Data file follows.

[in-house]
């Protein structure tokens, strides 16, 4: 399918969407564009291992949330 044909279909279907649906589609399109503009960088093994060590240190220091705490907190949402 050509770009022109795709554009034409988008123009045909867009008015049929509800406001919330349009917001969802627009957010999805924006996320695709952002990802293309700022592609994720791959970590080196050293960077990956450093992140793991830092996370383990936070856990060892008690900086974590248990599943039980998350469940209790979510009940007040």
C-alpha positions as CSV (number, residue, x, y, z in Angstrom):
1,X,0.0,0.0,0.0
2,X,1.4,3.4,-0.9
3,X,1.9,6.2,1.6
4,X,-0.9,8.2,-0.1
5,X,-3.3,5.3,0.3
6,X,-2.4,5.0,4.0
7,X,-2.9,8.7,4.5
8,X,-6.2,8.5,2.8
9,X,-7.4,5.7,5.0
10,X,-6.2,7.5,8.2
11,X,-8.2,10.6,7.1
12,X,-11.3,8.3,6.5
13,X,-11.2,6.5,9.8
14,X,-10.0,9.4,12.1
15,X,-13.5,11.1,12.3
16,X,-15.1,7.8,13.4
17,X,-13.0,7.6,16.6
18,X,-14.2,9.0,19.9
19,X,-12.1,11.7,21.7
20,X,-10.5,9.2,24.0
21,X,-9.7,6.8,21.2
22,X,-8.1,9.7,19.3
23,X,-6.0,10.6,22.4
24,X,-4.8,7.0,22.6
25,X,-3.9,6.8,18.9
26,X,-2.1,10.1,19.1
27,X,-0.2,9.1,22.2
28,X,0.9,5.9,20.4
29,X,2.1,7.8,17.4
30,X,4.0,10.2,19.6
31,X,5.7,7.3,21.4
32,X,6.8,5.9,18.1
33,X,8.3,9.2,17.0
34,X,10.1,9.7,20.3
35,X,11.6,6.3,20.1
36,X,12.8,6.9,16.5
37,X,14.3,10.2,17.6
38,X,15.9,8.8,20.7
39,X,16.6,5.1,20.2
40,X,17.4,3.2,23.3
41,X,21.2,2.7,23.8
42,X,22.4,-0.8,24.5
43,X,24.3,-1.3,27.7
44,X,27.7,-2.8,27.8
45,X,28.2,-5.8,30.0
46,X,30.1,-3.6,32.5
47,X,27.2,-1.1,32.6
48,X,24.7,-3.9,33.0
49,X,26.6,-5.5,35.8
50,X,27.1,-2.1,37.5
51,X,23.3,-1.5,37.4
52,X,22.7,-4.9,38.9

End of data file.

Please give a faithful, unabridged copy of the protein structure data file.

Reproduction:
[in-house]
């Protein structure tokens, strides 16, 4: 399918969407564009291992949330 044909279909279907649906589609399109503009960088093994060590240190220091705490907190949402 050509770009022109795709554009034409988008123009045909867009008015049929509800406001919330349009917001969802627009957010999805924006996320695709952002990802293309700022592609994720791959970590080196050293960077990956450093992140793991830092996370383990936070856990060892008690900086974590248990599943039980998350469940209790979510009940007040």
C-alpha positions as CSV (number, residue, x, y, z in Angstrom):
1,X,0.0,0.0,0.0
2,X,1.4,3.4,-0.9
3,X,1.9,6.2,1.6
4,X,-0.9,8.2,-0.1
5,X,-3.3,5.3,0.3
6,X,-2.4,5.0,4.0
7,X,-2.9,8.7,4.5
8,X,-6.2,8.5,2.8
9,X,-7.4,5.7,5.0
10,X,-6.2,7.5,8.2
11,X,-8.2,10.6,7.1
12,X,-11.3,8.3,6.5
13,X,-11.2,6.5,9.8
14,X,-10.0,9.4,12.1
15,X,-13.5,11.1,12.3
16,X,-15.1,7.8,13.4
17,X,-13.0,7.6,16.6
18,X,-14.2,9.0,19.9
19,X,-12.1,11.7,21.7
20,X,-10.5,9.2,24.0
21,X,-9.7,6.8,21.2
22,X,-8.1,9.7,19.3
23,X,-6.0,10.6,22.4
24,X,-4.8,7.0,22.6
25,X,-3.9,6.8,18.9
26,X,-2.1,10.1,19.1
27,X,-0.2,9.1,22.2
28,X,0.9,5.9,20.4
29,X,2.1,7.8,17.4
30,X,4.0,10.2,19.6
31,X,5.7,7.3,21.4
32,X,6.8,5.9,18.1
33,X,8.3,9.2,17.0
34,X,10.1,9.7,20.3
35,X,11.6,6.3,20.1
36,X,12.8,6.9,16.5
37,X,14.3,10.2,17.6
38,X,15.9,8.8,20.7
39,X,16.6,5.1,20.2
40,X,17.4,3.2,23.3
41,X,21.2,2.7,23.8
42,X,22.4,-0.8,24.5
43,X,24.3,-1.3,27.7
44,X,27.7,-2.8,27.8
45,X,28.2,-5.8,30.0
46,X,30.1,-3.6,32.5
47,X,27.2,-1.1,32.6
48,X,24.7,-3.9,33.0
49,X,26.6,-5.5,35.8
50,X,27.1,-2.1,37.5
51,X,23.3,-1.5,37.4
52,X,22.7,-4.9,38.9